[Editor’s Note: this is a new column called “Astounding HealthTech” by TR contributor David Shaywitz.]
If you want to know the difference between tech venture capitalists and biotech VCs, look at their respective views on AI applications for drug discovery.
Many of the most prominent AI drug discovery startups boast exceptionally rich valuations, driven by the enthusiastic participation of tech VCs.
While many life science VCs view these opportunities as intriguing, they struggle to make sense of the often-stratospheric valuations.
For example, Salt Lake City-based Recursion Pharmaceuticals was valued this July at $699M, according to Bloomberg, while UK-based BenevolentAI was recently said to be valued at over $1B – a staggering figure that actually represents a haircut of about 50% from its April 2018 valuation, according to the Financial Times.
The thesis of tech VCs seems to be that these sorts of approaches will revolutionize biopharma, and anyone seeking to be competitive will need to acquire such a platform or risk becoming obsolete.
Life science VCs, of course, recognize the limitations of contemporary biopharma drug discovery. Successful drugs are so rare, and so hard to predict in early R&D, they are considered “a miracle,” according to the Novartis CEO and the head of research at Merck. Most life sciences VCs and research executives are wary that AI, however useful, may not represent the silver bullet for what they’re up against.
As David Weitz, the head of Takeda’s La Jolla site, who has thought deeply about this issue, recently told me in the context of this piece (disclosure: I work at Takeda’s corporate VC arm):
“The value of AI is demonstrated when its predictions are validated and the combined AI prediction / validation effort is catalytic. Do AI predictions provide insights not otherwise attainable by other methods? Are the predictions actionable and have a reasonable probability of success to merit experimental follow-up? Taken as a whole, was a meaningful roadblock more efficiently overcome than traditional methods?
Even if AI supports a step in the drug discovery workstream, success only comes when the remainder of the drug discovery efforts are executed effectively. That may be outside an AI solution provider’s core expertise. The ultimate measure is the efficient delivery of high-quality discovery candidates. The ‘how’ is secondary.
So build vs buy? Neither. Collaborate smartly where the partners synergize their respective capabilities. Measure the program’s holistic success and secondarily the extent to which AI provided a breakthrough or an efficiency.”
This view seems to align with cautions raised by Derek Lowe in his recent critique of the breathless excitement around AI purportedly discovering a drug class via virtual screening. Lowe asserts this effort was not much better, if better at all, than traditional approaches. Even if the claimed AI breakthrough is found to be a legitimate reproducible advance over time, “the costs at this point are but tiny little roundoff errors in the total cost of a real drug development project,” he wrote.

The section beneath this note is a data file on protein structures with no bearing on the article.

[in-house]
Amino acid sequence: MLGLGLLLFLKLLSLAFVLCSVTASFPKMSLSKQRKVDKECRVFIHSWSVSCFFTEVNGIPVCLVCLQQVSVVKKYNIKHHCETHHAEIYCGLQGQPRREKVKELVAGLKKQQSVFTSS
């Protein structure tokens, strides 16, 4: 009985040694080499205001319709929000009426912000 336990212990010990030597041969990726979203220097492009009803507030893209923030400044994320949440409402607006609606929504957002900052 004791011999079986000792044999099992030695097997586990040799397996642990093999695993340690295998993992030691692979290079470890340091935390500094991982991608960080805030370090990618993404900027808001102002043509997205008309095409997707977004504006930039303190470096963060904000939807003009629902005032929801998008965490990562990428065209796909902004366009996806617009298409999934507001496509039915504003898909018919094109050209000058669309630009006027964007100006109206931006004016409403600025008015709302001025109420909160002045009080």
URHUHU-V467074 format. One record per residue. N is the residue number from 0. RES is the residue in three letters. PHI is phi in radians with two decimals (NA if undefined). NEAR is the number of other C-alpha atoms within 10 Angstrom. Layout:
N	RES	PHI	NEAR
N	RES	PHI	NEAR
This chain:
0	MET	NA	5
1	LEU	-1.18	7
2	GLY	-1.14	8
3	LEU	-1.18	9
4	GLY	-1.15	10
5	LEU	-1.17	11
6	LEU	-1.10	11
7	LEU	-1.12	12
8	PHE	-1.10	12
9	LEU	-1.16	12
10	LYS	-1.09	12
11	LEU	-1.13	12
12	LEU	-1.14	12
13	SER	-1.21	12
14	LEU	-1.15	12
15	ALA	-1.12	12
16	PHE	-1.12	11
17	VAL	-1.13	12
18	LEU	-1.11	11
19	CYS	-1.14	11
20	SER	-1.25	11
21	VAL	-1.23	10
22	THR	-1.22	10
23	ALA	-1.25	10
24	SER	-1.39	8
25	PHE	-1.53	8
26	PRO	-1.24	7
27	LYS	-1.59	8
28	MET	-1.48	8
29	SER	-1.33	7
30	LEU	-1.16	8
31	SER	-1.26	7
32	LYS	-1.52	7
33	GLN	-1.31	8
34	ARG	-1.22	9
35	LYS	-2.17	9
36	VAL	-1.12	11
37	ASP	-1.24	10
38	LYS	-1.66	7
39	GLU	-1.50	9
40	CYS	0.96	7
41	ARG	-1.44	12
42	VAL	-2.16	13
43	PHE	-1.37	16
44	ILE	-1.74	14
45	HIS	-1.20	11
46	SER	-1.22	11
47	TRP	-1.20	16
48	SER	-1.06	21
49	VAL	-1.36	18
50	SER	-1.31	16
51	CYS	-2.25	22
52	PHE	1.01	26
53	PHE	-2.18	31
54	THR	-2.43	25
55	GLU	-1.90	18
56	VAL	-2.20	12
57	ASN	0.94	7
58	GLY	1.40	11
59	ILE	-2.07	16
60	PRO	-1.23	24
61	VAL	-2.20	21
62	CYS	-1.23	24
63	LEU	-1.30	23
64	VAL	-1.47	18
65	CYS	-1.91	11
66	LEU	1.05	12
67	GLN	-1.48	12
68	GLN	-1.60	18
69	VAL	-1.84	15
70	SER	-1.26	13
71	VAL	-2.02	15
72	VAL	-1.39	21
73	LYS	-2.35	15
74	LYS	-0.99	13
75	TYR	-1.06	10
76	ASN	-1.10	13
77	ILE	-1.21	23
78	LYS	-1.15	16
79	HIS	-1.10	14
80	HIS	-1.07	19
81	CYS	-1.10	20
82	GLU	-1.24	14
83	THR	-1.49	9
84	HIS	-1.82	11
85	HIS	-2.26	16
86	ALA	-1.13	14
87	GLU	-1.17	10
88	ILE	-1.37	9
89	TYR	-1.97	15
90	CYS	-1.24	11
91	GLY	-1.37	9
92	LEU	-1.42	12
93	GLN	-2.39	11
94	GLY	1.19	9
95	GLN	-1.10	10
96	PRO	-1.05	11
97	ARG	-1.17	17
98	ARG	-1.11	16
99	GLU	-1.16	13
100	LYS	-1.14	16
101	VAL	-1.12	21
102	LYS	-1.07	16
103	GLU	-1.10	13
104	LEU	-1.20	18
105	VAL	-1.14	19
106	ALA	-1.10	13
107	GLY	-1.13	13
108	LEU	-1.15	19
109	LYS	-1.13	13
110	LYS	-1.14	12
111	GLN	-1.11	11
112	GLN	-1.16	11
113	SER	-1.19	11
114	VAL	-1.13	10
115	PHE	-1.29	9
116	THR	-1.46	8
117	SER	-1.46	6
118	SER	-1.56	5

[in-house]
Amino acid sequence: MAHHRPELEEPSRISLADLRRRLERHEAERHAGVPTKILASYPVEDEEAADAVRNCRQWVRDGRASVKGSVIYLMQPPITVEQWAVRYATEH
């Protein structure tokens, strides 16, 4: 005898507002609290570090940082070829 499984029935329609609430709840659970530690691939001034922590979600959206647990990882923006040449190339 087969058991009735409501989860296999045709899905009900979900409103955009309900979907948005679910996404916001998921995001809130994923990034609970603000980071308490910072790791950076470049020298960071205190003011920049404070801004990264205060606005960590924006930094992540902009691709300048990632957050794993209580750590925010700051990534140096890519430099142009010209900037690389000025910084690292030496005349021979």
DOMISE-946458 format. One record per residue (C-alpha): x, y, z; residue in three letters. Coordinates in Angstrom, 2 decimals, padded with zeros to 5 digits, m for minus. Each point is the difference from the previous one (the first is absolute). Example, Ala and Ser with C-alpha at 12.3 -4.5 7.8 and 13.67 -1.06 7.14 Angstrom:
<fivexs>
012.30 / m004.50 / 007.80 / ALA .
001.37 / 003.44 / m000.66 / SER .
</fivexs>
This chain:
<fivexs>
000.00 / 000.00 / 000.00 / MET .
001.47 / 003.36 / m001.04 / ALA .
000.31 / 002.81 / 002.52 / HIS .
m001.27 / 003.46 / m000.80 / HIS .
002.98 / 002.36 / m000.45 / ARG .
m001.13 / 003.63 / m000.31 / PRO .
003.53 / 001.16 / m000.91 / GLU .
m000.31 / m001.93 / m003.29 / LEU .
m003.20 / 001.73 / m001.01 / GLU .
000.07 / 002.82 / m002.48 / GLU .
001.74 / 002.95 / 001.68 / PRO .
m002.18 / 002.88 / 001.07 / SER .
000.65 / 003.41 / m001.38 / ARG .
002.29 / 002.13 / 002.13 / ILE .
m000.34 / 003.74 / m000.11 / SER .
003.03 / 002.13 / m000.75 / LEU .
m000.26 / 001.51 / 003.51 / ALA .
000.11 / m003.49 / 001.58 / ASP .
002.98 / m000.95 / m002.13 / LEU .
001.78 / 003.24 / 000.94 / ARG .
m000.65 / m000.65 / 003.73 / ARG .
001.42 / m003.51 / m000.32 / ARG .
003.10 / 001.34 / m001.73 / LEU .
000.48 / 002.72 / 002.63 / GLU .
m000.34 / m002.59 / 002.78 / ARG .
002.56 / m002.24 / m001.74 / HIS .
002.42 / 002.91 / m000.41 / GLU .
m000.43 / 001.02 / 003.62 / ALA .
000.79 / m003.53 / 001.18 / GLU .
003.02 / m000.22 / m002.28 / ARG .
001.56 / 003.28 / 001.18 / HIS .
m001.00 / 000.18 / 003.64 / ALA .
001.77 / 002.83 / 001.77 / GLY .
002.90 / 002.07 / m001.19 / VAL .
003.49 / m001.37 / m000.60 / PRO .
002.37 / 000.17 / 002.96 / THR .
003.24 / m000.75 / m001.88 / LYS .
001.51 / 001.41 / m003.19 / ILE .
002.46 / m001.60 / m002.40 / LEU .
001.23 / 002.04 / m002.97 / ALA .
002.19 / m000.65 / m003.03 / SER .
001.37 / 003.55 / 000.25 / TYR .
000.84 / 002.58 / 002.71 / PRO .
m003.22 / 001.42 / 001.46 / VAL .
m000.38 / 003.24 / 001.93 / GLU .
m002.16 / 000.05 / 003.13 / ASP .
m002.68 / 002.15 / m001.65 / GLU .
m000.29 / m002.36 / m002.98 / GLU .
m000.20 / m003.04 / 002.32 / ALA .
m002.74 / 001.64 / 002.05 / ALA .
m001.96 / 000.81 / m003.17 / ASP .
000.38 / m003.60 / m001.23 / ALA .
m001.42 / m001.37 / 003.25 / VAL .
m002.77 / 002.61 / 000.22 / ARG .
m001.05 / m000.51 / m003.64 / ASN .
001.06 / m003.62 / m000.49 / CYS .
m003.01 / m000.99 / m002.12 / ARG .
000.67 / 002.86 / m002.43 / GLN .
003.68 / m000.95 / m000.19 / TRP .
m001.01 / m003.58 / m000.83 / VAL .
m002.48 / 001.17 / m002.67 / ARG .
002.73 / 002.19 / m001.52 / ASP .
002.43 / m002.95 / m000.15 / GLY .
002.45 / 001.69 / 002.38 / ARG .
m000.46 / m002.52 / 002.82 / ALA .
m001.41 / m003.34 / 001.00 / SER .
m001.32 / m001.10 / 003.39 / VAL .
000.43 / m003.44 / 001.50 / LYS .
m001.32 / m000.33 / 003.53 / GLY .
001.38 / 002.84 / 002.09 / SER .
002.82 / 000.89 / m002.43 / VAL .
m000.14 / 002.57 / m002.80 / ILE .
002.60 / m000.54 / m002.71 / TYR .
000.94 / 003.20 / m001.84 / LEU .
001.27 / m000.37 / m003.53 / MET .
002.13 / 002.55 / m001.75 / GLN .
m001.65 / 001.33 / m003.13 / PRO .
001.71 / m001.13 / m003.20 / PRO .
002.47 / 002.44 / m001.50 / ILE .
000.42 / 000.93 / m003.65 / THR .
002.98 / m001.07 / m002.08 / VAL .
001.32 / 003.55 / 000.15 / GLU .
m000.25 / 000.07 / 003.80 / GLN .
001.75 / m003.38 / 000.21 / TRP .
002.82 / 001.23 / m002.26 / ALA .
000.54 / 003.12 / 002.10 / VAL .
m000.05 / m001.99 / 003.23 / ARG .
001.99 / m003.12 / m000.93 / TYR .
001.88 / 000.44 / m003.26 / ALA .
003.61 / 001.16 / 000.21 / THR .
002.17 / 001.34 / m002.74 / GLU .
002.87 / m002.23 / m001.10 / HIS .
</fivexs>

This perspective seems generally echoed by noted life science investor and commentator David Grainger (as I recently quoted here).
“When you get under the hood, there isn’t really anything special [about the AI approach]… I think more data and better data science can revolutionize some human endeavors, but drug discovery is not one of them – it can help make better the parts of the process we do adequately now, but it doesn’t address the real rate-limiting step on innovation, which is understanding biology. Here, what is needed is not data and data science, but education about complex systems (a la the Santa Fe Institute). Current ‘AI’ approaches are so linear and reductionist, it makes me shake my head in disbelief at all the hype.“
As another well-regarded life science VC recently pointed out to me about one prominent AI-for-drug-discovery company, “What’s the business model? I don’t think it’s there.”
What’s been demonstrated thus far hasn’t persuaded most of the “Where’s the Beef?” crowd that tends to populate life sciences VC firms. The tendency of life science investors is to especially prize assets that have generated some interesting data from experiments (i.e., they look like potential drugs). It isn’t unusual for even a so-called “platform” biopharma to be valued essentially based on the asset furthest along in clinical testing. Often, little, if any, value is placed on earlier-stage assets or the platform itself (see this relevant discussion of Nimbus model by Bruce Booth of Atlas, who describes a potential solution).
Tech VCs, by contrast, tend to break out the checkbook for exciting ideas that have seemingly boundless potential – especially ones that address large total addressable markets. AI for drug discovery can be put in that category.
Of course, extreme skepticism and extreme optimism aren’t the only ways to look at emerging technologies such as AI for drug discovery.
There’s always the hope – realized infrequently but not never – that a platform will truly prove to be the “gift that keeps on giving,” that a new approach will generate a series of attractive assets that will provide sustained value and ultimately revenue over time.